While it is a warm and fuzzy feeling to believe renewables alone are capable of reversing climate change; the reality, is that we cannot cut our ties to fossil fuels unilaterally. As the Ukrainian debacle has revealed, we will have to act far more aggressively to redress climate change than just vilifying the very industries that we rely on in blizzards, hurricanes, and heatwaves to keep the lights on. We must build a better-designed, better-engineered, and more diverse supply of energy one that can actively remove carbon dioxide from our atmosphere, not just slow the contribution to it.

Wyoming is the highest net energy producer in the United States, exporting 90% of the energy it produces. Much of our state’s oil and gas mineral estates exist on federally owned land. Instead of empowering Wyoming to help make this nation energy independent again, the Biden administration has focused its efforts on stopping the exploration and production of federal oil, gas and coal. Choking domestic output through misguided attempts to end drilling on federal land and halting quarterly lease sales have contributed to this dramatic price spike. The recent announcement that Federal oil and gas lease sales are resuming was the typical sleight-of-hand decision from Washington, D.C. Yes, sales are resuming, but at a greatly reduced level and a nearly 50% increase in royalty rates. Hello Venezuela, can you help with our energy needs?

It doesn’t have to be this way. America needs to follow Wyoming’s lead and pursue an all-of-the-above approach to energy. Our future is not predicated on an/either or scenario, it is based on our ability to be innovative, to look at transition by lifting all boats, by distributing better technology globally, and by letting an appropriately regulated free-market address the issues of our time. If we are concerned about climate, we do not need to choose between fossil fuels or new types of energy. Instead, we must be committed to simultaneously growing renewable energy and improving dispatchable, dependable baseload power.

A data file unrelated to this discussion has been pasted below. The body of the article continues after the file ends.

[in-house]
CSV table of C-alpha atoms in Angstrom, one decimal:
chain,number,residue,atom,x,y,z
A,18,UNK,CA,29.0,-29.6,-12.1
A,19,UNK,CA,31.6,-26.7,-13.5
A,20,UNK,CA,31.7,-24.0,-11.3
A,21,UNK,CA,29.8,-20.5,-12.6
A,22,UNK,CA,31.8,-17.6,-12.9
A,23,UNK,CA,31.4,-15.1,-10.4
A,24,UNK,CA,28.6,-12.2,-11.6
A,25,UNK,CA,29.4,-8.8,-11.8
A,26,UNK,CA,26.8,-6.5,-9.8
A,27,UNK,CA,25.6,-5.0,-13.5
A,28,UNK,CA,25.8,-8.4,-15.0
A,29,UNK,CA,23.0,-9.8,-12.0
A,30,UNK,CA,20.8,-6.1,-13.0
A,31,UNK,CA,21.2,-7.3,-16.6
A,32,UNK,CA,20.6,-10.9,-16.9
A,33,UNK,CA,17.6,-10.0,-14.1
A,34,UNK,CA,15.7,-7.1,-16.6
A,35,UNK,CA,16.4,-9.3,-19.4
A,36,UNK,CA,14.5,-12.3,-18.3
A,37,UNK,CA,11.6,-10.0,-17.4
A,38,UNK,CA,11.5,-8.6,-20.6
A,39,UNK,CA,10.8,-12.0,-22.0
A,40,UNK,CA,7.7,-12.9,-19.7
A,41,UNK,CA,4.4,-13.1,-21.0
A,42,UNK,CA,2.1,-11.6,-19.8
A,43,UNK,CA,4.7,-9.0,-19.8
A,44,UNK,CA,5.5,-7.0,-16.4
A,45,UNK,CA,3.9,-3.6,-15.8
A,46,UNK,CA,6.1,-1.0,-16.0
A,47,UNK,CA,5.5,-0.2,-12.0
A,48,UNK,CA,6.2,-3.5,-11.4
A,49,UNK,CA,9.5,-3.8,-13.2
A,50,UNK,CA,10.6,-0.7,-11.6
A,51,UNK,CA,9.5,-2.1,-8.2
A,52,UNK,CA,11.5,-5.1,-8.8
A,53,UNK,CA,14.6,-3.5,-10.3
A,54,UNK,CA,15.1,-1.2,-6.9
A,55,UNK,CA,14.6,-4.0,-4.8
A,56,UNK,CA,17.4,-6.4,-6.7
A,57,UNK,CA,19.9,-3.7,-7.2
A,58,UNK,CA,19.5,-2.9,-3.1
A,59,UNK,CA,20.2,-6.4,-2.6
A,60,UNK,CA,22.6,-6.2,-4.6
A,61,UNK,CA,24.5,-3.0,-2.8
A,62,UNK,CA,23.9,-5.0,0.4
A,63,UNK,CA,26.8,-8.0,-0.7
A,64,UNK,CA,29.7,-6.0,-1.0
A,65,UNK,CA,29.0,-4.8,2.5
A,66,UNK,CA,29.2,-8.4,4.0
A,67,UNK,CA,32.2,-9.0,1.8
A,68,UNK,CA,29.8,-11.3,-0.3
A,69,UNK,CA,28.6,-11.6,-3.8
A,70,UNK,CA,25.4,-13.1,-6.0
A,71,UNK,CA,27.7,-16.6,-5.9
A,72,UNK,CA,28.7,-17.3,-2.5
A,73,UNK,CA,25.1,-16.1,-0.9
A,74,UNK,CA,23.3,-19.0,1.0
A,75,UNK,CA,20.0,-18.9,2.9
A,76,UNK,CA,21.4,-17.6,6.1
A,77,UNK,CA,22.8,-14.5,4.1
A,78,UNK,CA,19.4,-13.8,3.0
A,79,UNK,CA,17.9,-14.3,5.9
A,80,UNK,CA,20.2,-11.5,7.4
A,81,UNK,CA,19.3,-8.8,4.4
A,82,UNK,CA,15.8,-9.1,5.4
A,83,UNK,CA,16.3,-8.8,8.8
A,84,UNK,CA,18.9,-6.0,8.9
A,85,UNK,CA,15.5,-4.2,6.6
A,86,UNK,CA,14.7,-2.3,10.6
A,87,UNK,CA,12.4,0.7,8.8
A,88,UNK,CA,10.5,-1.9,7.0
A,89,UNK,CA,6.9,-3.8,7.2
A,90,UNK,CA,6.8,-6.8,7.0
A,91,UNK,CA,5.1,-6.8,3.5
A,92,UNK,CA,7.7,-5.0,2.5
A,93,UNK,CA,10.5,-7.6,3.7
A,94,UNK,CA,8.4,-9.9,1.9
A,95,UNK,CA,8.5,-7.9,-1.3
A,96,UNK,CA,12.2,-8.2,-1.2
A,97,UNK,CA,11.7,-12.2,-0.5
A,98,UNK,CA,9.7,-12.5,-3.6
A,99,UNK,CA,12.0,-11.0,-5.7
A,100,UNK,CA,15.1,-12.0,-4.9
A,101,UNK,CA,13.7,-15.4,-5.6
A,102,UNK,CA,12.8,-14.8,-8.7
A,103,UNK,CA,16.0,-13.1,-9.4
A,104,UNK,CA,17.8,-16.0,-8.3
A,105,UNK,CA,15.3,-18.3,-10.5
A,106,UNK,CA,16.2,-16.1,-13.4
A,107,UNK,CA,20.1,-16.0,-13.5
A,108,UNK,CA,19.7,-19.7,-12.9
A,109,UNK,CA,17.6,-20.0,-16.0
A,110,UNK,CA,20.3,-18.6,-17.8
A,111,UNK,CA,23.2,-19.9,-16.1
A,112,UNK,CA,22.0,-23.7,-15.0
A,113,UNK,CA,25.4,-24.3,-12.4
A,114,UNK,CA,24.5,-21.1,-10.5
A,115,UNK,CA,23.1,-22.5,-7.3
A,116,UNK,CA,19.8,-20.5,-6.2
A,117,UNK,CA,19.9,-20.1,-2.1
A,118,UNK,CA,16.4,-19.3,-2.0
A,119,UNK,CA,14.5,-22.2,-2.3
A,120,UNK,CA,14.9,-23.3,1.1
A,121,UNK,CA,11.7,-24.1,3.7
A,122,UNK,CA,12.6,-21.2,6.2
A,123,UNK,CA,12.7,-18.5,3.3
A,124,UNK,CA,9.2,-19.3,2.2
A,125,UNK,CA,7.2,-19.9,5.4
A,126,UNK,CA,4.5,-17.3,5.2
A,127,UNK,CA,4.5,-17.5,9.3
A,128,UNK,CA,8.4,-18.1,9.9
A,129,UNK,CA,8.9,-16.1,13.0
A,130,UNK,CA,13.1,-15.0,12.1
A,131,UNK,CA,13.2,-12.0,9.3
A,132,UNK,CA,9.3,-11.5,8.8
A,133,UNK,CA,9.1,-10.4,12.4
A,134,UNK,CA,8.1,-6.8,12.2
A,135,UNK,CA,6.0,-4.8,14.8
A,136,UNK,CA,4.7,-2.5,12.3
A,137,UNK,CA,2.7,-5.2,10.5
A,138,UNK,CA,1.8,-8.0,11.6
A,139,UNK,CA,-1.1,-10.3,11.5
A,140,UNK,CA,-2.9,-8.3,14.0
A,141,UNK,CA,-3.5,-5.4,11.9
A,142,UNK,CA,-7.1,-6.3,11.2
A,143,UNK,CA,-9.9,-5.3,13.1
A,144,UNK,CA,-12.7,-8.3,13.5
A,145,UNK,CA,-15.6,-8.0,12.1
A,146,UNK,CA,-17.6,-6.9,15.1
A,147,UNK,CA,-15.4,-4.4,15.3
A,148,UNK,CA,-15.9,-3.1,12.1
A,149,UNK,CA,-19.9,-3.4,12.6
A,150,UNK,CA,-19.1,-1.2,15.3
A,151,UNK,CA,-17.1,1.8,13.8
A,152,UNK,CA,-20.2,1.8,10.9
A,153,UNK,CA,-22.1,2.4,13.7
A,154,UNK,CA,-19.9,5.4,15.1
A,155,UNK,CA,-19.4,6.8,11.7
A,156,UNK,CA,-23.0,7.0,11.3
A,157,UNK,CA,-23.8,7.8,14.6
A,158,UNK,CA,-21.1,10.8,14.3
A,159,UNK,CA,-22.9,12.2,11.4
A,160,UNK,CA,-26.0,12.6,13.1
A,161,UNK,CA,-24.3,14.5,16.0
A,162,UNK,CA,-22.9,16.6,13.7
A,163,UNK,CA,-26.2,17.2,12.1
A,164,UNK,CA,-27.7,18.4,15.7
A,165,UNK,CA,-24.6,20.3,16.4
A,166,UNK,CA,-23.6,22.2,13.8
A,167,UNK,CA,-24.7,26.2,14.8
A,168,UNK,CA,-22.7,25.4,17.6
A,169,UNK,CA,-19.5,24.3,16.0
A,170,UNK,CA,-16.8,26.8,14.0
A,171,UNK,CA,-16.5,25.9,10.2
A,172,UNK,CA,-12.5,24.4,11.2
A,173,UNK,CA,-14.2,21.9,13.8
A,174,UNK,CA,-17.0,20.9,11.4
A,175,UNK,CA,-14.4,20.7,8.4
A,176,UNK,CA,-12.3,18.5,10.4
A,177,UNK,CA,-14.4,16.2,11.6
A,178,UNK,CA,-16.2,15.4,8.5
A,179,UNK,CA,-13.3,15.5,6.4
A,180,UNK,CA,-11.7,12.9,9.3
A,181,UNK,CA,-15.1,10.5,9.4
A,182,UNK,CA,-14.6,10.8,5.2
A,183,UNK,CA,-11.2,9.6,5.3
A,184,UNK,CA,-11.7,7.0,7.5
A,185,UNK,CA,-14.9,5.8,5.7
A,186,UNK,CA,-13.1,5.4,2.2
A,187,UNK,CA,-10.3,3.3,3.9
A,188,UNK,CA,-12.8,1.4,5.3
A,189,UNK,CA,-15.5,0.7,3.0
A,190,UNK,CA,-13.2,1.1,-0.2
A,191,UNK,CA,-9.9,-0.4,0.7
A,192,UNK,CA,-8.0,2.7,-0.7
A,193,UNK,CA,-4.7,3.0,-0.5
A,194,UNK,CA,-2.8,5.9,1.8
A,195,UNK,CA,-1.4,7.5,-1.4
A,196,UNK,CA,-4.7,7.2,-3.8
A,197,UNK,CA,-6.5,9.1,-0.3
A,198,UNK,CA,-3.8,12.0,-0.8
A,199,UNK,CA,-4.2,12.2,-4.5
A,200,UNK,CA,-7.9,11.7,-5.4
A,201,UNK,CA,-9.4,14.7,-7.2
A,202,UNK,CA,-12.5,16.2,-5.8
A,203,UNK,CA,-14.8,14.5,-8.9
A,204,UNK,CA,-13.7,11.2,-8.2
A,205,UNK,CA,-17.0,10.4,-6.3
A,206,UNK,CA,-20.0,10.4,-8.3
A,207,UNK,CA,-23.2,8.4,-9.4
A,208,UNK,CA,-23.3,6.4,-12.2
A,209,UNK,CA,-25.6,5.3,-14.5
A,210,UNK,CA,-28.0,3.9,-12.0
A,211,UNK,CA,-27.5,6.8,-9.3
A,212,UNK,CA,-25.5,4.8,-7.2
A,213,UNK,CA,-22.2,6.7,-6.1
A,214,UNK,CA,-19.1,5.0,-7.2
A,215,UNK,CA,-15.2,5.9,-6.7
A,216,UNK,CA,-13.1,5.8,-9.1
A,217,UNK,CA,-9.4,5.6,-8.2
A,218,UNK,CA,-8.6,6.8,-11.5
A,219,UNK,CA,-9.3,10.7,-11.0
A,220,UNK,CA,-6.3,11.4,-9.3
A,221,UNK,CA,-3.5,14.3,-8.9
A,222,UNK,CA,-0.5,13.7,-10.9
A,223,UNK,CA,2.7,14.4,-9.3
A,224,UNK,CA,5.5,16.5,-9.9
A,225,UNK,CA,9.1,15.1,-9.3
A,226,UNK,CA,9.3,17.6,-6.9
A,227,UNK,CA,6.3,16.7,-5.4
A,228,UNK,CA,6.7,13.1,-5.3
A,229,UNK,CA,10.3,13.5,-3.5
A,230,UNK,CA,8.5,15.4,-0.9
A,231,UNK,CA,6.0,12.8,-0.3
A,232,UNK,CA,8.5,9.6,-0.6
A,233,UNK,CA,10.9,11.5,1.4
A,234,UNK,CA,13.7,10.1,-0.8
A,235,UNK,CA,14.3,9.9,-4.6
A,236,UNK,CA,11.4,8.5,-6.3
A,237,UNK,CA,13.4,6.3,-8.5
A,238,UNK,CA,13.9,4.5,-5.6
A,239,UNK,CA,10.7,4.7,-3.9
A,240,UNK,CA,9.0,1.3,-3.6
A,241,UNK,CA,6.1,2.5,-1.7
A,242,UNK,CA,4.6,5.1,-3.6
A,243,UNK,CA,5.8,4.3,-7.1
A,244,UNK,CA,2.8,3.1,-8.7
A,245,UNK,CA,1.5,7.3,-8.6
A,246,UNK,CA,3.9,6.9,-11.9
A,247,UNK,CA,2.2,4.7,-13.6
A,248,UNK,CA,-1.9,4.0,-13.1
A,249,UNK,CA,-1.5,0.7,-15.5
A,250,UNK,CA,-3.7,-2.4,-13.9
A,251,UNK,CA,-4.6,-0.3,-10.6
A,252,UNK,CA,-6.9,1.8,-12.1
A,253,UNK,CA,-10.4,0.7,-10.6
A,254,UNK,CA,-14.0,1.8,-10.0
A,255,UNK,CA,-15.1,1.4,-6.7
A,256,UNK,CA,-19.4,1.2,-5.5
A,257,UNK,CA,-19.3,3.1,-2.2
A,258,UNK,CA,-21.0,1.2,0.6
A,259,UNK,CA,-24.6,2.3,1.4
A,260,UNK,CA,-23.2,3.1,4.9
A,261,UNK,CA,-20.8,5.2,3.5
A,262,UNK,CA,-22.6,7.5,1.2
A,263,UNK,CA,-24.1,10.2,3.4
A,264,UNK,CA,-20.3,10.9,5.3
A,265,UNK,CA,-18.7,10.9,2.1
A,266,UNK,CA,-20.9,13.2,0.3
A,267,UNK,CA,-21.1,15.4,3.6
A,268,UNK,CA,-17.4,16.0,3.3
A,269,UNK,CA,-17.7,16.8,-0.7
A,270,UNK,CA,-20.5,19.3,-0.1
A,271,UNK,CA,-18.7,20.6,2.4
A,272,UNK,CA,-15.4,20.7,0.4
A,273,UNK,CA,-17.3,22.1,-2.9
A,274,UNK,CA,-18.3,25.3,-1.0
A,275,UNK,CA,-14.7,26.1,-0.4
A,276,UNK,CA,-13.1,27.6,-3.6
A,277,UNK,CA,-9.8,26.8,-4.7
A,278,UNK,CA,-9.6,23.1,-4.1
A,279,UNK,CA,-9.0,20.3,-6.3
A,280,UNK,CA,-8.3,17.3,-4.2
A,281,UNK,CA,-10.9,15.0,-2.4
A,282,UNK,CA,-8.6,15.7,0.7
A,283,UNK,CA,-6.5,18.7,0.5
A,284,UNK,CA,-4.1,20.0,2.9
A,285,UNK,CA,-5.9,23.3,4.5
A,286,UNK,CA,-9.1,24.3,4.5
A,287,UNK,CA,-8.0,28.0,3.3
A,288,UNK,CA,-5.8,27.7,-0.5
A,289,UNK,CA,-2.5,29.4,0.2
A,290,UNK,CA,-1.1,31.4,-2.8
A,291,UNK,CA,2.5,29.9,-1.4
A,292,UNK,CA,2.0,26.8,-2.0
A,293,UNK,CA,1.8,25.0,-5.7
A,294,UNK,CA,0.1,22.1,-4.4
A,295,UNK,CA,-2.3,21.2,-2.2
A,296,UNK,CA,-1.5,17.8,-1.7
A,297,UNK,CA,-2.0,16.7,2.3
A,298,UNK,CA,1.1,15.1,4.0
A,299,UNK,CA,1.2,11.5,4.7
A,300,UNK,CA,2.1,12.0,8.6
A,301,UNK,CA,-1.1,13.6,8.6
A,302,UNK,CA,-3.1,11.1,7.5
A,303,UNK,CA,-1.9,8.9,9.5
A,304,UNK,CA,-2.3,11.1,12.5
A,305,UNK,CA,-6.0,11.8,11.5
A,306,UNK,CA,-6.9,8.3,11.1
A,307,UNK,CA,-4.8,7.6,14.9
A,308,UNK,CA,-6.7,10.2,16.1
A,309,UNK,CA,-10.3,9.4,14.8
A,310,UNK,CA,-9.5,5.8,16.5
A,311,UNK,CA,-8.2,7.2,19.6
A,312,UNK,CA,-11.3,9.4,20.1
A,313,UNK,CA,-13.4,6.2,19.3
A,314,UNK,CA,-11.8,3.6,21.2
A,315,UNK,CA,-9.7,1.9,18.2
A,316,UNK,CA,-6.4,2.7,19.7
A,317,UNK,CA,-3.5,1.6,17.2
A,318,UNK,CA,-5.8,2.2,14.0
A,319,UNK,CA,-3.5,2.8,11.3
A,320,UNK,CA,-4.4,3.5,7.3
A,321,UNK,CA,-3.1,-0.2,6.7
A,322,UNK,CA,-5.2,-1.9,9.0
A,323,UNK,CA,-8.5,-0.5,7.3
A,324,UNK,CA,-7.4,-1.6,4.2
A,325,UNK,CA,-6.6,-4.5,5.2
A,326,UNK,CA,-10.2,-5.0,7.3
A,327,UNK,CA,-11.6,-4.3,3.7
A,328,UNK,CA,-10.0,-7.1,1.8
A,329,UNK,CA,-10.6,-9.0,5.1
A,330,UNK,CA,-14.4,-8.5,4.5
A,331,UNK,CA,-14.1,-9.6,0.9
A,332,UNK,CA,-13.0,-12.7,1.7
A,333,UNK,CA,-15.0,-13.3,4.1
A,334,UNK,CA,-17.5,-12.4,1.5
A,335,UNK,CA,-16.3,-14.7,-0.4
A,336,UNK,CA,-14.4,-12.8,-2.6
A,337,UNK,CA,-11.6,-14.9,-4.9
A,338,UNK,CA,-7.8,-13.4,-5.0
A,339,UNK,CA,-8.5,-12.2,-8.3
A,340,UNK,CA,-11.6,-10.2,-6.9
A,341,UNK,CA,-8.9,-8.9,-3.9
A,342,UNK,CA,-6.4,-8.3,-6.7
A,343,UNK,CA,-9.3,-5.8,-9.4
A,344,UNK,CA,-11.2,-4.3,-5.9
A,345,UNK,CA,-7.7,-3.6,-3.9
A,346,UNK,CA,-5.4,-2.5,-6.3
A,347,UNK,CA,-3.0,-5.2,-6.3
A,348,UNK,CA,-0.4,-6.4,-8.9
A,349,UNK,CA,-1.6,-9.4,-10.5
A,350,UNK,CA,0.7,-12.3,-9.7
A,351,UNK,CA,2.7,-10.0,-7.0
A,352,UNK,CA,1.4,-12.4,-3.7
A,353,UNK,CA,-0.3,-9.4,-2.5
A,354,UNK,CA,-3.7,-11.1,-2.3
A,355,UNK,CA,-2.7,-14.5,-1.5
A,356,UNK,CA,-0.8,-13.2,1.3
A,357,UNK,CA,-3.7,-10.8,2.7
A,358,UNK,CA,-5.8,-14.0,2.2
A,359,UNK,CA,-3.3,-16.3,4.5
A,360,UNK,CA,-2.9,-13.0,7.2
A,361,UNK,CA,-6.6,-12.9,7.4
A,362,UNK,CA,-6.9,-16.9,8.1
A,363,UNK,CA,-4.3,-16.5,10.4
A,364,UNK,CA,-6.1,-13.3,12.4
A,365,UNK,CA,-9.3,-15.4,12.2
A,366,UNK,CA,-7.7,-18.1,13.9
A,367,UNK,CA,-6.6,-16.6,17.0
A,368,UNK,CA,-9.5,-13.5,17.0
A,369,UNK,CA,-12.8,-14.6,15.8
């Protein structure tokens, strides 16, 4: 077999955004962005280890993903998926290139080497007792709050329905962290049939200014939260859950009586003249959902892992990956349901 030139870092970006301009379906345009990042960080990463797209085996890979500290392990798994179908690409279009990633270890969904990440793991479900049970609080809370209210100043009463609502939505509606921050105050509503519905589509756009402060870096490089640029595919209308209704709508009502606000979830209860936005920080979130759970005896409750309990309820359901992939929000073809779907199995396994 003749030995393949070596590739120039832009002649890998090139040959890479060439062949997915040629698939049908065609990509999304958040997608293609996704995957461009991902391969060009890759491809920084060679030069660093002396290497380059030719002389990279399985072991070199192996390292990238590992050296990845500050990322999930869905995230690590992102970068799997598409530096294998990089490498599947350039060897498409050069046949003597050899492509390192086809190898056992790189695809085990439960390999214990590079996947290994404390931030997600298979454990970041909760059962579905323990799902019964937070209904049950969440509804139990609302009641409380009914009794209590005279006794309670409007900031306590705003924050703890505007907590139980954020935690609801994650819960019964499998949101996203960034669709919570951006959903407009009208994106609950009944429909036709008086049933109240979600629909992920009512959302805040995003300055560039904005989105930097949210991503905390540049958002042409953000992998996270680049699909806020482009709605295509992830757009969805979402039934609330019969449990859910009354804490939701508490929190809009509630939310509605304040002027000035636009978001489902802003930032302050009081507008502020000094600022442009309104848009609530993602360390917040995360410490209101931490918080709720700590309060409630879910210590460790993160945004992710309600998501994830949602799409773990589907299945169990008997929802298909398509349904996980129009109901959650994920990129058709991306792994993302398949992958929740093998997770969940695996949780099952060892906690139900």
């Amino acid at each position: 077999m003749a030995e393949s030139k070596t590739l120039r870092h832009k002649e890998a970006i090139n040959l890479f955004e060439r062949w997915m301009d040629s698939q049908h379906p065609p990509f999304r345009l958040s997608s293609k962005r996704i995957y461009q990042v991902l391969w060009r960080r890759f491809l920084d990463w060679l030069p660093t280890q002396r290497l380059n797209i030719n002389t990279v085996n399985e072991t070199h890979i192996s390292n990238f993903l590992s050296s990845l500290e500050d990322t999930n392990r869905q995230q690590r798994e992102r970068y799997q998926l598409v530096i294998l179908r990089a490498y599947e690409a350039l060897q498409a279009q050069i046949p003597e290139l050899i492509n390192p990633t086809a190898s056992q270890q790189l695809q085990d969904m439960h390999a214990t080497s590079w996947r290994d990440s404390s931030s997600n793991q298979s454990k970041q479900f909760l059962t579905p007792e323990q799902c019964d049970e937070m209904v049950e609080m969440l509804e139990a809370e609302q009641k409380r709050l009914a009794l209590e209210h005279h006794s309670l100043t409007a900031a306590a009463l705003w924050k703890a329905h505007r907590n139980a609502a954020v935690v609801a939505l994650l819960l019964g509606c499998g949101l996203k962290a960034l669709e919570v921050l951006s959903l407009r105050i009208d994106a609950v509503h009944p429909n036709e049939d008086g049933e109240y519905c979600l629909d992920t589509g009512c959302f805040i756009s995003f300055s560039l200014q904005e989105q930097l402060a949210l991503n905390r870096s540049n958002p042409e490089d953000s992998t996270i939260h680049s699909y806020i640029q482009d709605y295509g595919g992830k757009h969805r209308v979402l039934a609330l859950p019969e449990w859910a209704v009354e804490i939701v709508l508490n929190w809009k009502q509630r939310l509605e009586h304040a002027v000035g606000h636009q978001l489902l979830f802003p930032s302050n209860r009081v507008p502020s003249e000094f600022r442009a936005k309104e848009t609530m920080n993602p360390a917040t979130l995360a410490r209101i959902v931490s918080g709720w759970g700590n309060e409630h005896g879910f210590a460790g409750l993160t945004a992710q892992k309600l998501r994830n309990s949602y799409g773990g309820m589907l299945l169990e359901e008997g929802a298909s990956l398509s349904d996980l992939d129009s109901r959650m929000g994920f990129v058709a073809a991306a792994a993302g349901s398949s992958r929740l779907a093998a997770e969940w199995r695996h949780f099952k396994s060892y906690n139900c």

The latter should include advancements in nuclear power, as we are doing in Wyoming with the potential development of TerraPower’s next-generation Natrium nuclear power plant. It should include investing in carbon capture and sequestration and encouraging carbon innovation, as Wyoming is doing with the development of the Integrated Test Center, where promising technologies can be tested. It means developing regional solutions like the Western Inter-States Hydrogen Hub, where shared resources can accelerate the development and distribution of hydrogen.

Wyoming is ready to seize these opportunities and affirm our commitment to succeeding generations. We will oppose ridiculous regulation, promote sensible development, and embrace new technologies in those efforts. Innovation, not regulation is a path forward to give our nation the energy it requires while also helping to solve the world’s climate concerns.

• Mark Gordon serves as the 33rd Governor of Wyoming. A rancher and businessman, he is a strong believer that Wyoming must chart its own course, and a steadfast defender of its interests to do so. Prior to being elected governor, he served as State Treasurer where he transformed and modernized the state’s financial portfolio management leading to Wyoming’s No. 1 ranking in the U.S. and No. 3 in the world among all sovereign funds by the Peterson Institute.


Copyright © 2022 The Washington Times, LLC.